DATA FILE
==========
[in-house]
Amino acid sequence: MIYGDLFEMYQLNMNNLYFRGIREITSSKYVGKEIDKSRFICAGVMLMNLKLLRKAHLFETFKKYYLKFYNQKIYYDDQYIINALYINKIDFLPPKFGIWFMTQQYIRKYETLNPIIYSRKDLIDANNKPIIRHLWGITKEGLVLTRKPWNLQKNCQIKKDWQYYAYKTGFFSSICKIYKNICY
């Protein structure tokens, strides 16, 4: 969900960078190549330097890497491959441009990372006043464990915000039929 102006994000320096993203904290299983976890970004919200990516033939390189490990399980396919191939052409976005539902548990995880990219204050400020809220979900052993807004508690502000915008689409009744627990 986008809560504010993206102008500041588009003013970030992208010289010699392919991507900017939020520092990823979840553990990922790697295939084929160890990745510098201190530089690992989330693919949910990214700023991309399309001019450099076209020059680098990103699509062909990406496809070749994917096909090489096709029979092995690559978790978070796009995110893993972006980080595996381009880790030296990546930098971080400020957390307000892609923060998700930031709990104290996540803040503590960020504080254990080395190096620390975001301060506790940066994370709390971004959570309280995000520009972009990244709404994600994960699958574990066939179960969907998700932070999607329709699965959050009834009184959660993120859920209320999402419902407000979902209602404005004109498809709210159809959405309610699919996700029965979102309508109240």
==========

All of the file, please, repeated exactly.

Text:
[in-house]
Amino acid sequence: MIYGDLFEMYQLNMNNLYFRGIREITSSKYVGKEIDKSRFICAGVMLMNLKLLRKAHLFETFKKYYLKFYNQKIYYDDQYIINALYINKIDFLPPKFGIWFMTQQYIRKYETLNPIIYSRKDLIDANNKPIIRHLWGITKEGLVLTRKPWNLQKNCQIKKDWQYYAYKTGFFSSICKIYKNICY
């Protein structure tokens, strides 16, 4: 969900960078190549330097890497491959441009990372006043464990915000039929 102006994000320096993203904290299983976890970004919200990516033939390189490990399980396919191939052409976005539902548990995880990219204050400020809220979900052993807004508690502000915008689409009744627990 986008809560504010993206102008500041588009003013970030992208010289010699392919991507900017939020520092990823979840553990990922790697295939084929160890990745510098201190530089690992989330693919949910990214700023991309399309001019450099076209020059680098990103699509062909990406496809070749994917096909090489096709029979092995690559978790978070796009995110893993972006980080595996381009880790030296990546930098971080400020957390307000892609923060998700930031709990104290996540803040503590960020504080254990080395190096620390975001301060506790940066994370709390971004959570309280995000520009972009990244709404994600994960699958574990066939179960969907998700932070999607329709699965959050009834009184959660993120859920209320999402419902407000979902209602404005004109498809709210159809959405309610699919996700029965979102309508109240």